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25

I point out to clients that large logos are the equivalent to SCREAMING at customers. When you walk into a store, do you want the sales rep to come up to you and scream, "HI! WHAT CAN I GET FOR YOU TODAY?!" or would you rather have the rep walk up and quietly ask, "Hi, what can I help you with today?" (It carries more weight when spoken :) ) I ask them to ...


20

Discovery and Scope Sit down with the client to determine, goals, purpose, and needs. I would hope you have drafted a quote of the purposed site. You should also discuss turn-around time and if anything is needed that you cannot provide. You need to figure out how the site will be structured. Such as responsive, tablet and phone only, desktop only, ...


10

Consider exploring their reasons for a larger logo, and trying to fix the underlying problem, or suggesting that the website isn't the best place to fix it. For instance, some simply have an aversion to white space. You'll need to help them understand good layout practices, and that appropriately used whitespace will highlight their logo better than making ...


9

I totally understand the frustration of being in weak in grids and typography, specially if you are a self taught graphic designer. To me this is very open ended question and that there is no right answer to point out for you. In my personal experience, it is how you train your eyes and get feedback from your fellow designers would certainly improve your ...


9

Some clients you have to be brutally honest with and flat out tell them to pick a direction because otherwise he/she is merely wasting your time. You have to often treat these types of clients as children. Allow them to make choices but specifically engineer the choices they have -- "Do you want A or do you want B?" NOT "What do you want?" If ...


6

I would suggest creating an alternative CSS class or ID for the logo and preserve your existing CSS styles under a comment. If the site is responsive and you are using an SVG, I would complete the clients request and show examples of why it will not work. The issue most designers face is that some people cannot see a project visually in their head and they ...


5

This is a very subjective answer. But I'll try. It depends entirely on what the tagline is about. Does it describe the work they do? Like for example- ABC, interactive production studio. See here Does it say a very unique story about the brand in an original way- Like this How are they using their tagline in the rest of their branding material? Do you see ...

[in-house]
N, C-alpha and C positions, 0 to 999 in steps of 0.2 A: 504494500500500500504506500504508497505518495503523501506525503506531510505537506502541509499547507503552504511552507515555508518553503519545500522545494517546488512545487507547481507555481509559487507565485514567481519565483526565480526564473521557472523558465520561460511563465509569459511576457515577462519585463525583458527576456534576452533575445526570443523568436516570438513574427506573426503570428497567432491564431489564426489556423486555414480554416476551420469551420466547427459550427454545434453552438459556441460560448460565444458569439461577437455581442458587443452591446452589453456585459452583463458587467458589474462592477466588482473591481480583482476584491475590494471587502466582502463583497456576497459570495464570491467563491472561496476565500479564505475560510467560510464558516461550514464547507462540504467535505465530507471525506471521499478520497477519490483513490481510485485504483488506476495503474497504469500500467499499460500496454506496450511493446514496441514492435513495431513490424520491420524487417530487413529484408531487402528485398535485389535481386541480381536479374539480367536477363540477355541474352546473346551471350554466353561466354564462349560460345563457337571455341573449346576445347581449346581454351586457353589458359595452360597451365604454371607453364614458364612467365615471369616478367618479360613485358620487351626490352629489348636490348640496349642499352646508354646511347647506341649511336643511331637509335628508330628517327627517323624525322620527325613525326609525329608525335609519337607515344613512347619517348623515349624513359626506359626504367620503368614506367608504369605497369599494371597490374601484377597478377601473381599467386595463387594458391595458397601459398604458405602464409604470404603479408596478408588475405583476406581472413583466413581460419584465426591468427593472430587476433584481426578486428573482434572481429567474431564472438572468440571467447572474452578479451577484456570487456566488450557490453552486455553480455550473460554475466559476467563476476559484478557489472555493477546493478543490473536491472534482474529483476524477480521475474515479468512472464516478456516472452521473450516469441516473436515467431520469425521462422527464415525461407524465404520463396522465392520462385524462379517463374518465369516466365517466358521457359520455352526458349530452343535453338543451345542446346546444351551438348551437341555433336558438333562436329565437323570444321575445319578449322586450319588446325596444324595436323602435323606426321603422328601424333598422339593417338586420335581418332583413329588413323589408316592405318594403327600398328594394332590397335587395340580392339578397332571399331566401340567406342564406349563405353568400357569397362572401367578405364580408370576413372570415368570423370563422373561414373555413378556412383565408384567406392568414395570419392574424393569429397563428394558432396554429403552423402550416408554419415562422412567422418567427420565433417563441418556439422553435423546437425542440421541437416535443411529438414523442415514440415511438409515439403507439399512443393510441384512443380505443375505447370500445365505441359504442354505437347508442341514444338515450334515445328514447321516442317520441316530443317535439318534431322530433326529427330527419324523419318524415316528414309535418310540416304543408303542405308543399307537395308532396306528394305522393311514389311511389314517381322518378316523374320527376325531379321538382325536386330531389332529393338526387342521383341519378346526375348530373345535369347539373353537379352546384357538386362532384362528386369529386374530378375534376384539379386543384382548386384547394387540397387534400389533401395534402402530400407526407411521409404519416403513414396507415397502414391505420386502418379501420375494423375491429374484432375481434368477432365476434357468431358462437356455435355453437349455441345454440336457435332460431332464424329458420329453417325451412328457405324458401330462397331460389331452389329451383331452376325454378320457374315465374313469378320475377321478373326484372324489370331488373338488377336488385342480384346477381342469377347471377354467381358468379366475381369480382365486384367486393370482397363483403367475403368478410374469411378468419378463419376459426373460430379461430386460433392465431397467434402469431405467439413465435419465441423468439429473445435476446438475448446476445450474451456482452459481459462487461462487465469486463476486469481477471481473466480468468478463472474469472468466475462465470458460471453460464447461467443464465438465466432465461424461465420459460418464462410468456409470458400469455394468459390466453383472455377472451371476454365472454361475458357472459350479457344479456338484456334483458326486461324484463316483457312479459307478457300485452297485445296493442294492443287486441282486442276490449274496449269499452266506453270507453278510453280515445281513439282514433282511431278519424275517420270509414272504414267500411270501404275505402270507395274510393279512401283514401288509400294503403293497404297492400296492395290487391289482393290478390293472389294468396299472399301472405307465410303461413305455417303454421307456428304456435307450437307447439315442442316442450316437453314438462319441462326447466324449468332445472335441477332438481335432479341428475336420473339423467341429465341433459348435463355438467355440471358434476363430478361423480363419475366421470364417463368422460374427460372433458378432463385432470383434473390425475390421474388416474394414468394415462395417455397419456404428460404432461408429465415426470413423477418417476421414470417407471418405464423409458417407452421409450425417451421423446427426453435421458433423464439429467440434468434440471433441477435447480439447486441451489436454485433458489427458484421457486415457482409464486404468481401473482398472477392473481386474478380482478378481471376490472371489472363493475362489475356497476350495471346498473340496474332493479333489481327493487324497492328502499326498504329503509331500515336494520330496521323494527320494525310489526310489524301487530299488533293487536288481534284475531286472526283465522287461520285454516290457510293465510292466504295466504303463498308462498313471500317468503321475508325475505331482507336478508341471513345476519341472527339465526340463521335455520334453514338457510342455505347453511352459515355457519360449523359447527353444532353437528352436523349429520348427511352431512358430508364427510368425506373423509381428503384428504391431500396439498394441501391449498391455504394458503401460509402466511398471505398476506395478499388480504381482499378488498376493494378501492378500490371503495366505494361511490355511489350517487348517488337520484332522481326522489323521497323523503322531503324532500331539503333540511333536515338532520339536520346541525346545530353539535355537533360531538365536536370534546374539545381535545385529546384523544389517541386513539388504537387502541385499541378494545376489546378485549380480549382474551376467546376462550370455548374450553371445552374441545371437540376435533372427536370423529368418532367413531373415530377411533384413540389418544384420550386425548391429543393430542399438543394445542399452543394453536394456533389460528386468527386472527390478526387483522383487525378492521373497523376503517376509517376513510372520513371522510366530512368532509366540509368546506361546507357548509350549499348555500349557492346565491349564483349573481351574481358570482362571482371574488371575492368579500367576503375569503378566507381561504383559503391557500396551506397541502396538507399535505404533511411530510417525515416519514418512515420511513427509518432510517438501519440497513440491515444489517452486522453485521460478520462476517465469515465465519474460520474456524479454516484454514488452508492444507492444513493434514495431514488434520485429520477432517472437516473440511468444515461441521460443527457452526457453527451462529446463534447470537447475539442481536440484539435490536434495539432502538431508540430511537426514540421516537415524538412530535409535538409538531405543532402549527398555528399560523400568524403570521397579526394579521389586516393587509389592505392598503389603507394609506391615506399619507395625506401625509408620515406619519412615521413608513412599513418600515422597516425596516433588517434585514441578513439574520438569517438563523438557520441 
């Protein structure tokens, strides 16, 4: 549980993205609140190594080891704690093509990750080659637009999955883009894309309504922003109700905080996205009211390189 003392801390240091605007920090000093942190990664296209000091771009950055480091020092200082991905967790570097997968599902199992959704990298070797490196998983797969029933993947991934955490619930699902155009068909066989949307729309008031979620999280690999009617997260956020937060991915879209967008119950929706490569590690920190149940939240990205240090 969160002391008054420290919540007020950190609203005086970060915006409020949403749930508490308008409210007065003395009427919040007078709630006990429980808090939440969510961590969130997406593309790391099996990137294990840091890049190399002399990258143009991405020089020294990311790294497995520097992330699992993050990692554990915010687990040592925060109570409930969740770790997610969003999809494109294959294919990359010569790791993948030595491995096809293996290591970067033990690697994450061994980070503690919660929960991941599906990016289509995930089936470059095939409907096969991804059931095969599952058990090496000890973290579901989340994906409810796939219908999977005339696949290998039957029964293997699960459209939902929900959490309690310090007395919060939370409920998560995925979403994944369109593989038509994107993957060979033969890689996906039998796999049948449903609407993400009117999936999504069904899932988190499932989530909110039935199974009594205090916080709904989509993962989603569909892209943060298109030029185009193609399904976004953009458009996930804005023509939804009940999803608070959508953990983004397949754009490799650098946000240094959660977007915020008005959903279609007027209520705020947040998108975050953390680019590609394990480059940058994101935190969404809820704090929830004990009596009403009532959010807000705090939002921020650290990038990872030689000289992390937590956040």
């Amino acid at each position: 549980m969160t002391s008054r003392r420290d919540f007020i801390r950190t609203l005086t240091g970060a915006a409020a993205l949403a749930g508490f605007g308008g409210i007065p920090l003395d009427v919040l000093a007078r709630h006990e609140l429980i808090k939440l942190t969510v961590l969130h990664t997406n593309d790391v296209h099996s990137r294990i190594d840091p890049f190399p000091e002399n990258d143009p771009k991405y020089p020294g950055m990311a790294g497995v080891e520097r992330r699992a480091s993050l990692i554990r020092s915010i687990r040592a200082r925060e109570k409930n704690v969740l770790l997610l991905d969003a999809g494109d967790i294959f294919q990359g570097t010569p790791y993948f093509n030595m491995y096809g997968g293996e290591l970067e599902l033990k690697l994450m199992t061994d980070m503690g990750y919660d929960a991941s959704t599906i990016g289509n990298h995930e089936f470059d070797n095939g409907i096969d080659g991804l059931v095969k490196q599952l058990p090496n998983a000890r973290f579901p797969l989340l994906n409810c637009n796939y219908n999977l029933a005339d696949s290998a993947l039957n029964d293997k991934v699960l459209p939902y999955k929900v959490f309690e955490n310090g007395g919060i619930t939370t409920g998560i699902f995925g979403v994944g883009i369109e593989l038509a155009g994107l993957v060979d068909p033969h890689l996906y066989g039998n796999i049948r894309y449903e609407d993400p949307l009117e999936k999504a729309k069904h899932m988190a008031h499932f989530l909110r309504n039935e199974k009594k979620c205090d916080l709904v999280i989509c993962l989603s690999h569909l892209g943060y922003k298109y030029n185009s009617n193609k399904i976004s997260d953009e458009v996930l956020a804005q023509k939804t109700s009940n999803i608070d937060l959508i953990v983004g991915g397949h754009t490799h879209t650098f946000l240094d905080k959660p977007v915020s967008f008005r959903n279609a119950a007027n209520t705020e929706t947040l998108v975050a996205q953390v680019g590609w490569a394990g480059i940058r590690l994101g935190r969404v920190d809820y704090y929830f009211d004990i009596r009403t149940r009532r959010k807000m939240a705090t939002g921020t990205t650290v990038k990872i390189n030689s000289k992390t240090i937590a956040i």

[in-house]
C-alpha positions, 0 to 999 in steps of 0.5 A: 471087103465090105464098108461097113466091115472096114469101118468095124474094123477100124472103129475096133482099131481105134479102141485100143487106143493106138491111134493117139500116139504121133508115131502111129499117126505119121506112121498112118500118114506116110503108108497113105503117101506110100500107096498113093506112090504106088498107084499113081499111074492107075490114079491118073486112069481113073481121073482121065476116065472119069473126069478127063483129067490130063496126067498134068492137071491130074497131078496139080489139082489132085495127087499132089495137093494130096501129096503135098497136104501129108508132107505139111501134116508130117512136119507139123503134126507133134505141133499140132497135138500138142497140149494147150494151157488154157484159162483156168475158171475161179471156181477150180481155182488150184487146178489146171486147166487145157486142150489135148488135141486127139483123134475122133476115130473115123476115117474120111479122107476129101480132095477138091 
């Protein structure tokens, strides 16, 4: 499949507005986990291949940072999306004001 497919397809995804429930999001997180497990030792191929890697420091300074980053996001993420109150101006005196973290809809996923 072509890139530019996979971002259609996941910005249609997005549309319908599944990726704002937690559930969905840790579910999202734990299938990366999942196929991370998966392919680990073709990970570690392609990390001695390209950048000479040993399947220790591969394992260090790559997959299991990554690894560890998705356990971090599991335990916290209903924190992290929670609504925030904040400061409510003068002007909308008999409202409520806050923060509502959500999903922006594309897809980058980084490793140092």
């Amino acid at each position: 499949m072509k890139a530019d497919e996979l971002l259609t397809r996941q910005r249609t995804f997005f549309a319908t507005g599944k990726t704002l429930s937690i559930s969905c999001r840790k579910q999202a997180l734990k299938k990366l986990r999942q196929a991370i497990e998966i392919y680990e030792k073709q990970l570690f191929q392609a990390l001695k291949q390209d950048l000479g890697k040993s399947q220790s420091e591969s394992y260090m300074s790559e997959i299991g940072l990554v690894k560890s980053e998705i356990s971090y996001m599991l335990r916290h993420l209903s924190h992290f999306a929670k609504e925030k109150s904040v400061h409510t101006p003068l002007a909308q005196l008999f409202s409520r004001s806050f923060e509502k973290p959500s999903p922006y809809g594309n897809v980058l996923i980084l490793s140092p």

5

This is an inherent problem with working for free: when you value your time at $0, your client will too. And it sounds like you haven't structured the relationship so he knows exactly what to expect from you. Although working for free undermines the value of what you do, there will be times you find someone with a good cause and you want to help them out, ...


5

When I have an initial meeting with a client, I give them a list of pre-briefing questions. There are two sets which might be useful here: Pick three (five, etc.) websites you love — they don't have to be from your industry. Why do you love them? What's appealing? The color? The style? The programming? Now, pick three (five, etc.) websites you hate. ...


5

I suggest a bunch of indicators working in tandem: 'Greyed Out' - give the unavailable buttons some transparency, (or the appearance of transparency with lighter colours). This will make sure it is noticeably different from the other buttons, at the very least sparking curiosity as to why it's different. 'Strike-THROUGH!!!!' - "Like seriously guys look, I ...


5

I always try to educate clients on the many goods of white space. It's not just about size, it's about context. If someone wants a huge logo that makes the whole site look clattered, you can prepare some mockups to let them compare what which version really stands out. On the one side, the one with a big logo where the message invades your eye real state. ...


4

A more elegant solution would be to grey out the button, set it's state to disabled and use a disabled cursor to clearly show the state. I've thrown together a quick codepen to demonstrate this.


4

I am also a web designer who has just started in the field. I have done a few projects now, though. For me, my workflow goes like this: Initial Design & Development Meeting This is when I gather all relevant information, including expected completion date, make a list of items needed from my client, etc. PhotoShop Mockups At this time, I find a design ...


4

Visually, it's cute. Nice work on that. Structurally, it's lacking. When you have to explain what to click on to navigate the site, the navigation is broken. Asking a user to read that they need to click on an image of a balloon to actually get to the content of your site (the portfolio) is not intuitive. I'd also rethink calling yourself 'crazy'. :)


4

One thing I noticed is your use of punctuations. You may use them as you like in informal situations, but if we're talking about professional typography, you need to remember these rules: Any punctuation mark only appears one at a time. You have used ??, .. and .... in many places. In your question too, you're missing them in some places. If you want to ...